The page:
[Reviewed by stark]
You open the digipack and see the names Bjorkk and Nystrom. You think of the highest class dark industrial. You recall the old covers of classic Megaptera or Mz.412 albums, the creepy scarecrow and the burning churches. And then, you check their joint project moniker? Kongo? And the front cover picture being a mashup of faces of two middle-aged Swedes. Are you confused already?
Don’t be. Think of these two guys as a normal human beings, not the icons, monuments or symbols of the musical genres of which they’re one of the pillars. They’re just guys with huge imaginations, the will to do something different and – believe it or not – with a decent dose of sense of humor. Check the titles: “Albino Krampus”, “Al-Gadaffi Bike Gang (Giganten Ganja Smoke)”. Really? And where’s the “Vampiir Of The North”, “Satan Jugend” or the “Sludgy Heads Found In A Handbag” (I always loved this title). All this rather reminds of the titles like “Hamburger Lady” or “Gasoline In Your Eye”, the ones which made you expect the unexpected, though never 100% serious nor dedicated to a certain dark or disturbing idea.
In the press note they refer to the early industrial classics like Cabaret Voltaire, Severed Heads or En Halvkokt I Folie which I’m not familiar with at all – they released albums for Cold Meat Industry in the early nineties though. Indeed it has an analogue oldschool spirit, the surreal collages often with experimental touch, the loops, a whole bunch of samples. It all turned out quite natural, with the feeling that it was made by guys who grew up with these projects, not by someone who discovered those bands just a few months ago and now tries to re-create it in the contemporary digital environment. It’s as if Henrik and Peter simply brought some old, vintage equipment back from the basement or cellar, got some beers and whiskey and check if they still feel that spirit. And they do alright.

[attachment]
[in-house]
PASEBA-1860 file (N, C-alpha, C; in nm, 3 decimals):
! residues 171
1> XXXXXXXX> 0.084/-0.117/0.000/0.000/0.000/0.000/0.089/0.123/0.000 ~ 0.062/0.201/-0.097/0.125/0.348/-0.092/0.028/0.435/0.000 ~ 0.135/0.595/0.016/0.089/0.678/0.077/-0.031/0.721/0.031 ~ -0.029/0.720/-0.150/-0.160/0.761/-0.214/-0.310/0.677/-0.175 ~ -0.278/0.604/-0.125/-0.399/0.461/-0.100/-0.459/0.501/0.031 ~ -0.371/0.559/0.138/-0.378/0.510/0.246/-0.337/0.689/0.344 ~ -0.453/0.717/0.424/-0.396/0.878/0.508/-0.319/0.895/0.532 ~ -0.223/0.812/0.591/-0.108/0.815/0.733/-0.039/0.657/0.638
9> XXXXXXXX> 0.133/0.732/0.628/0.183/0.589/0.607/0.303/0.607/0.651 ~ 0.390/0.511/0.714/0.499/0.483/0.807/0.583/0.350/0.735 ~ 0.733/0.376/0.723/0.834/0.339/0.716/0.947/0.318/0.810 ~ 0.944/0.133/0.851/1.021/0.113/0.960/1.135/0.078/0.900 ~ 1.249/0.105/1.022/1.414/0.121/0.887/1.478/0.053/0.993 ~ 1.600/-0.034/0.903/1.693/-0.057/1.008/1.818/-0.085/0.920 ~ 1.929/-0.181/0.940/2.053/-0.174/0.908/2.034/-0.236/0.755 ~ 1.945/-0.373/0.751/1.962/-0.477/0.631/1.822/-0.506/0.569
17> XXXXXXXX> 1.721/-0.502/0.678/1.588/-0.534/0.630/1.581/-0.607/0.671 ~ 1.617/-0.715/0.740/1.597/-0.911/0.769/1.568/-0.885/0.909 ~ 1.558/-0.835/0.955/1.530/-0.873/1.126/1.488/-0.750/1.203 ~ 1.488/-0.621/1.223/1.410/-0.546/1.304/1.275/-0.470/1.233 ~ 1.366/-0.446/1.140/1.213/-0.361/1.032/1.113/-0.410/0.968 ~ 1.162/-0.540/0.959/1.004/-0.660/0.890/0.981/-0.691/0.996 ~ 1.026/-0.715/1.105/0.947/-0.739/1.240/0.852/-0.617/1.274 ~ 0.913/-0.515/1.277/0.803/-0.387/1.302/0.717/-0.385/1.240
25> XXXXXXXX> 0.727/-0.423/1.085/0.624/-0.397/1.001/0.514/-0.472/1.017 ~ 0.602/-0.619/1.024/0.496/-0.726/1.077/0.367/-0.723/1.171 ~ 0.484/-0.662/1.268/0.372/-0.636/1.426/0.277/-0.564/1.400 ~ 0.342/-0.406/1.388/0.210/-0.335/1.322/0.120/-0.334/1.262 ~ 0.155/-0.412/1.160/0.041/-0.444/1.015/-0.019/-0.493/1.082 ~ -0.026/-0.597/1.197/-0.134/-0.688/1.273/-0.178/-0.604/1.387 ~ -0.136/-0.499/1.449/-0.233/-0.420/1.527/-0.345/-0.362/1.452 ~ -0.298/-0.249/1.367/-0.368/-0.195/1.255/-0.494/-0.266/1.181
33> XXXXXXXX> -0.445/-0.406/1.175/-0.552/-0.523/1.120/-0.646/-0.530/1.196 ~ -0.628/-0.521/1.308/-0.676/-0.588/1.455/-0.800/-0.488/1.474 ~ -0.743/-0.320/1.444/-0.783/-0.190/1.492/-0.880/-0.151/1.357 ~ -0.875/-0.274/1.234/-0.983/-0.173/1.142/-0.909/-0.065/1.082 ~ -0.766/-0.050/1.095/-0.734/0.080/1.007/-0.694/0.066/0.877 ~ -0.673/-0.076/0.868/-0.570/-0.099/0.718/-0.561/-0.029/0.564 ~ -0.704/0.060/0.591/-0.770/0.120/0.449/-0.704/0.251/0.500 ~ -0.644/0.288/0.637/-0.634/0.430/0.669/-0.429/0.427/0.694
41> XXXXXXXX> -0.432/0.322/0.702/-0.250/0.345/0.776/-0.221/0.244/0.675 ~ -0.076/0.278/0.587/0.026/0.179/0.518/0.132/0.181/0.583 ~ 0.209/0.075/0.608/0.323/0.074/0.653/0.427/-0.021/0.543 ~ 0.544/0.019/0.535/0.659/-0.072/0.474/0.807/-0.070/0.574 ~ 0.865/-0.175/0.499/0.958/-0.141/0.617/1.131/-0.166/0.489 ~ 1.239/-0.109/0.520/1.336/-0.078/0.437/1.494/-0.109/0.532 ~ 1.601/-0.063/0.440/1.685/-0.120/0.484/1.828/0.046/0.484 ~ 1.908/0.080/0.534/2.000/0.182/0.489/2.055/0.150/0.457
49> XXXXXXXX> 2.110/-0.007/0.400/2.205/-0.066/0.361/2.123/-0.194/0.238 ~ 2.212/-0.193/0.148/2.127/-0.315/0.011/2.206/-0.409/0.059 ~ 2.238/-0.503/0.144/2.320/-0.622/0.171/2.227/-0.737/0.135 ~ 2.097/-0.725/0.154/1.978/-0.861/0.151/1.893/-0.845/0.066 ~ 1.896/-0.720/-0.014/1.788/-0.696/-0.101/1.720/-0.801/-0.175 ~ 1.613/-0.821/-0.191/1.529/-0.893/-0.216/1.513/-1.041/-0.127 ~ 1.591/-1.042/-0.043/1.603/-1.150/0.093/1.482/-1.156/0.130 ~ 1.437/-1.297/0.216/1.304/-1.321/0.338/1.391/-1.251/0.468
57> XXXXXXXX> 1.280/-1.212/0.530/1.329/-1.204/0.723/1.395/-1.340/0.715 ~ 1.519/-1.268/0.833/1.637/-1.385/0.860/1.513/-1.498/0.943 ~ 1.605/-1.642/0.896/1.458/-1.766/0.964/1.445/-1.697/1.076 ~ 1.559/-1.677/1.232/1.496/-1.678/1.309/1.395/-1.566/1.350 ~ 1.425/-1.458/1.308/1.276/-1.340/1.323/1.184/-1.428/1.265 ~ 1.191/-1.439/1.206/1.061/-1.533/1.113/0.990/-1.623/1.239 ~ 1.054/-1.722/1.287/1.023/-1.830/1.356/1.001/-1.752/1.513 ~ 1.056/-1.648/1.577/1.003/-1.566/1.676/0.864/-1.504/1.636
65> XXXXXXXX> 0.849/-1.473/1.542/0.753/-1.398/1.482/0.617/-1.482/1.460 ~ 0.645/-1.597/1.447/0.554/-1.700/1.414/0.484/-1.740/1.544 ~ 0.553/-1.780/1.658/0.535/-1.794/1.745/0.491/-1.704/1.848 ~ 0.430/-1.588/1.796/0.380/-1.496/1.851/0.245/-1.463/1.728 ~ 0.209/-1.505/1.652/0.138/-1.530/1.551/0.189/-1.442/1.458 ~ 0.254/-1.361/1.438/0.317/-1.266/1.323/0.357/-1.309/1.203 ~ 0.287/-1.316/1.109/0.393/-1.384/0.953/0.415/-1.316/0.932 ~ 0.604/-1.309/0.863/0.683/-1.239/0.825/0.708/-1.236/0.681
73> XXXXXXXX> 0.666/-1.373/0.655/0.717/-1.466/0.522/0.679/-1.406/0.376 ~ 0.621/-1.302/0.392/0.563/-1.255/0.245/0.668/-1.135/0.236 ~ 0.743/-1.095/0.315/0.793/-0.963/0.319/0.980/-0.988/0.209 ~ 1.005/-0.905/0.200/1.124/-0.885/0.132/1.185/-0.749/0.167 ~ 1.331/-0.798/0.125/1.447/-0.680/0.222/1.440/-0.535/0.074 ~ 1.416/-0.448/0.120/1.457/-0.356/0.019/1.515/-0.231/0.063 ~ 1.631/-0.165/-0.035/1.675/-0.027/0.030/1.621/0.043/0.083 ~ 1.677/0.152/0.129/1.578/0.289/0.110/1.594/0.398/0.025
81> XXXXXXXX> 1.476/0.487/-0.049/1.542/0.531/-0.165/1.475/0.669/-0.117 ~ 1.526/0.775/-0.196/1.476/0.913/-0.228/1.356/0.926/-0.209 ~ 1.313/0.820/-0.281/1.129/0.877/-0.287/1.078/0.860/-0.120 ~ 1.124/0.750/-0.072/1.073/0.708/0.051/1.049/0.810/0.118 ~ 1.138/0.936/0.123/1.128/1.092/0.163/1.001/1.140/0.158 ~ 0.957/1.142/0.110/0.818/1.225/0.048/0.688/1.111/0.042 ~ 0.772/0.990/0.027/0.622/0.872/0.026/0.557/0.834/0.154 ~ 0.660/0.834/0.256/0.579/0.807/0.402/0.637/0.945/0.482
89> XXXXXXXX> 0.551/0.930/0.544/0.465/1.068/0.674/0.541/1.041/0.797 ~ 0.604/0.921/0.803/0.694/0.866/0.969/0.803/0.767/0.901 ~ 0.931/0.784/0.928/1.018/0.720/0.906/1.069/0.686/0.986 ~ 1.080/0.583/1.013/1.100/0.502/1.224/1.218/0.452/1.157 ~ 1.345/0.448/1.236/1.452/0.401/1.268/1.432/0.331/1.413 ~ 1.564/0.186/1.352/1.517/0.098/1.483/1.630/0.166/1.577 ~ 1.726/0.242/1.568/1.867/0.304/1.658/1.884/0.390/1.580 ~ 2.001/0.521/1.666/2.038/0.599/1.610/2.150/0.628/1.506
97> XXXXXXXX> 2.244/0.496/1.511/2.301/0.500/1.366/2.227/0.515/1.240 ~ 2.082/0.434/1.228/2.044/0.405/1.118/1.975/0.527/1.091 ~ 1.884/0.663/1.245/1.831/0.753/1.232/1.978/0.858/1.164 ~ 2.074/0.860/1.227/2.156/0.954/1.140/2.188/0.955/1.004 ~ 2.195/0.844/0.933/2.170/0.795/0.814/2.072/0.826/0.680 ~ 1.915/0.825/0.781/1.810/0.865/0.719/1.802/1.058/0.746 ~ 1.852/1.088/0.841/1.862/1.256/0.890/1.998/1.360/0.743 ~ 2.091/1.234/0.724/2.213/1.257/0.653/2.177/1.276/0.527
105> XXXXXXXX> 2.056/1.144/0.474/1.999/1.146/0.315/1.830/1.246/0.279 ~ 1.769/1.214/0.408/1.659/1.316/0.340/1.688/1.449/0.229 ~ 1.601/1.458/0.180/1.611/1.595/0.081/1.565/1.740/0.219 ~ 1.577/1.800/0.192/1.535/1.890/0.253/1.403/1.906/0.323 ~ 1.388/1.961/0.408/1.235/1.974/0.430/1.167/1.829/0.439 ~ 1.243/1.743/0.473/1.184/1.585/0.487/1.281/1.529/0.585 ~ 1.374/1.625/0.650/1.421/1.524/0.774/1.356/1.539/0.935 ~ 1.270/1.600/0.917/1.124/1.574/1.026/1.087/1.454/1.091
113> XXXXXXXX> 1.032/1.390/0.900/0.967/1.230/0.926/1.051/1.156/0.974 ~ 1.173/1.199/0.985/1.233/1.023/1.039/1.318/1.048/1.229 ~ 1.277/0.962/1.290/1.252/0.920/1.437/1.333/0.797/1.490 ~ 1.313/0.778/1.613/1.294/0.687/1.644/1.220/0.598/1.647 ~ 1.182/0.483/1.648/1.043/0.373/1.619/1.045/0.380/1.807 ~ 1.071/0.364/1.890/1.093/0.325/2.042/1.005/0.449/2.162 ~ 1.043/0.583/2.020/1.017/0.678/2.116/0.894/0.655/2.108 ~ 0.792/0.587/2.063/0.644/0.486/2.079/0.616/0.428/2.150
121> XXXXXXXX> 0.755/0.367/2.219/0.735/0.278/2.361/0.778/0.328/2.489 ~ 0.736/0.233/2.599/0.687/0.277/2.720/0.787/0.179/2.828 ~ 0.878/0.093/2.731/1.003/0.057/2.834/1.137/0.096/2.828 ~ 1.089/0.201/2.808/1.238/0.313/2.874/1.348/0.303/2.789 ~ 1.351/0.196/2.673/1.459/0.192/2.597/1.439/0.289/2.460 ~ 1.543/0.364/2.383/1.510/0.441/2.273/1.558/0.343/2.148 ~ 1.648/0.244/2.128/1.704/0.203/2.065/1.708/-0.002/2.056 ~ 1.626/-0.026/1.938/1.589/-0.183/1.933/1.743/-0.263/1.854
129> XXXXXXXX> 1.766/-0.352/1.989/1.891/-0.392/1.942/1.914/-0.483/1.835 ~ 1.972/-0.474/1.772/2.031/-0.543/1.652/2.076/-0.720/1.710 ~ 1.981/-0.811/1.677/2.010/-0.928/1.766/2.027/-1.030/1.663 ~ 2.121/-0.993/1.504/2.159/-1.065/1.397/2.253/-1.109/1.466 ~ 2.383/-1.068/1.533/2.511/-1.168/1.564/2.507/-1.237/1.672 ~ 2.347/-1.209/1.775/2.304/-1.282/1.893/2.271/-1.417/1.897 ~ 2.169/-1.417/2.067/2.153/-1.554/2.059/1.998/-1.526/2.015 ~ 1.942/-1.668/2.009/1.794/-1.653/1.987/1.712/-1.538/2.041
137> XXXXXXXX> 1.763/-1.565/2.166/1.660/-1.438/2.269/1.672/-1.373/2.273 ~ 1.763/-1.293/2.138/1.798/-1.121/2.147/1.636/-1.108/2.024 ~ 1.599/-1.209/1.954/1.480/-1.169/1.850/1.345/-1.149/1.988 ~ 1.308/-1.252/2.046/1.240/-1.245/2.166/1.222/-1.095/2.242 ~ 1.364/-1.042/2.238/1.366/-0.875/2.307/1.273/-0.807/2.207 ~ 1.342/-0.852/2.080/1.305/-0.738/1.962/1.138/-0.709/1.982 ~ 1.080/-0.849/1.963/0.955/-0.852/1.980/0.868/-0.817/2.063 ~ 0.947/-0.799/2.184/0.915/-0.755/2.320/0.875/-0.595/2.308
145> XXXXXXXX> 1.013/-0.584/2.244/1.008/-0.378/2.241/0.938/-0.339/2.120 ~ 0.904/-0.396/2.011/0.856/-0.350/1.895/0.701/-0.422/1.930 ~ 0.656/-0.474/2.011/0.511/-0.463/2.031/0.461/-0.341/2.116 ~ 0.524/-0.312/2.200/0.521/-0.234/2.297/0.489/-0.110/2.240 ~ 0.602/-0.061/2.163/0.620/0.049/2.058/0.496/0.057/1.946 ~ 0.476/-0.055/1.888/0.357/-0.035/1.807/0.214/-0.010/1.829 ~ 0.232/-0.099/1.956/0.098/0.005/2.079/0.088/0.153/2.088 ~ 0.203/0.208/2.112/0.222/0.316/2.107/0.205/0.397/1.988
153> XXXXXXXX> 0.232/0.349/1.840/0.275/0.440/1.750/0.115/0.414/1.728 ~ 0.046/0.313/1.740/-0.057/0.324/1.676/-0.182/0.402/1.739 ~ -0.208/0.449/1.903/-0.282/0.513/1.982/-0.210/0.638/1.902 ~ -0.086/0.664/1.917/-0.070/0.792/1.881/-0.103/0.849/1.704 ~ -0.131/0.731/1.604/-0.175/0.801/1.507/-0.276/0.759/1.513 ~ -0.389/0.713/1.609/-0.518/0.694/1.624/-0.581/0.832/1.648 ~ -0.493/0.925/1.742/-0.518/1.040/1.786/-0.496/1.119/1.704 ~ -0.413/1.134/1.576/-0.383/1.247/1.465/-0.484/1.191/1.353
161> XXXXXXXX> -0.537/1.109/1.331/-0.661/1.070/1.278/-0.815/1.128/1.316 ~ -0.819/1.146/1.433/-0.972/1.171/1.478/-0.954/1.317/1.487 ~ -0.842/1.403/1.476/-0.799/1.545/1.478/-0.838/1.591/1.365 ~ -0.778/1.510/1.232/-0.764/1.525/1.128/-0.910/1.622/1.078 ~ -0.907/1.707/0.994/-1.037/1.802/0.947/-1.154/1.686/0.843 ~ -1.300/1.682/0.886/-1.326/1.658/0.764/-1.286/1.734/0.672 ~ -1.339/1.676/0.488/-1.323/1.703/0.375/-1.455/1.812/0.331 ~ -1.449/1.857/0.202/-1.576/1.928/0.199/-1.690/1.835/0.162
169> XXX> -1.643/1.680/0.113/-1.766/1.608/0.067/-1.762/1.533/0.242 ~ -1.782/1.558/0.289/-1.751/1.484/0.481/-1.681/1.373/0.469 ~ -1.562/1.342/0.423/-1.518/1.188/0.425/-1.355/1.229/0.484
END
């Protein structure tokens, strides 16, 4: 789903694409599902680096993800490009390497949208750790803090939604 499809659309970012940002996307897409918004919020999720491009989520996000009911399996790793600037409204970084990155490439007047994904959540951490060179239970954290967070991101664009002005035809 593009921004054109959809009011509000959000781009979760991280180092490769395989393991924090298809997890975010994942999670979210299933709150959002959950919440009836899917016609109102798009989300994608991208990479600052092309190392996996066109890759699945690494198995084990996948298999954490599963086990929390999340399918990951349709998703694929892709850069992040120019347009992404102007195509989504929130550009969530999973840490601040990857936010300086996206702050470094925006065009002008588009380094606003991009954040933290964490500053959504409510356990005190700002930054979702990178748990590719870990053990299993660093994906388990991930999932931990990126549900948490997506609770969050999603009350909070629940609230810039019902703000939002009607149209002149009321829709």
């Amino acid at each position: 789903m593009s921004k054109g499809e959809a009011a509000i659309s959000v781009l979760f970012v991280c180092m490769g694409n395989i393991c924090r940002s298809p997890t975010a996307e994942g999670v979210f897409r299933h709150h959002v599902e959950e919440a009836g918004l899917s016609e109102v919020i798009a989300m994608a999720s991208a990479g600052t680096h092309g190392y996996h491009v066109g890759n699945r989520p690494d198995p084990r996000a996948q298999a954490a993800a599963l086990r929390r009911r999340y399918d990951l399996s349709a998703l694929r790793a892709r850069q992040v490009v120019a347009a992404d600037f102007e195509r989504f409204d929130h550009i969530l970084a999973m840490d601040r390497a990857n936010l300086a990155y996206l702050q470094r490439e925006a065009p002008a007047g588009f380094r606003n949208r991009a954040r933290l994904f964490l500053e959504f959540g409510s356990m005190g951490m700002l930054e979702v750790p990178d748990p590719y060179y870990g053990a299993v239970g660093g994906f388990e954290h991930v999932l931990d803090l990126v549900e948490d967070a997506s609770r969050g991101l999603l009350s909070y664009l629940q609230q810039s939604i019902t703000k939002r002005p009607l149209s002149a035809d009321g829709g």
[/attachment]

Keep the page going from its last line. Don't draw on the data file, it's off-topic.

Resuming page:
Won’t be lying, at first I thought it wouldn’t be anything more than a curiosity, something that has been released only for the musicians’ own pleasure. And since in my personal ranking it’s rather far from the legendary albums of both artists, it may give a few moments of listening pleasure. Mostly because of the honesty of these sounds, where you can feel that they came straight from their hearts (and some obscure parts of their memory). No calculation, just nostalgia infused fun.
Kongo – Blubber
Ur Muzik, UR010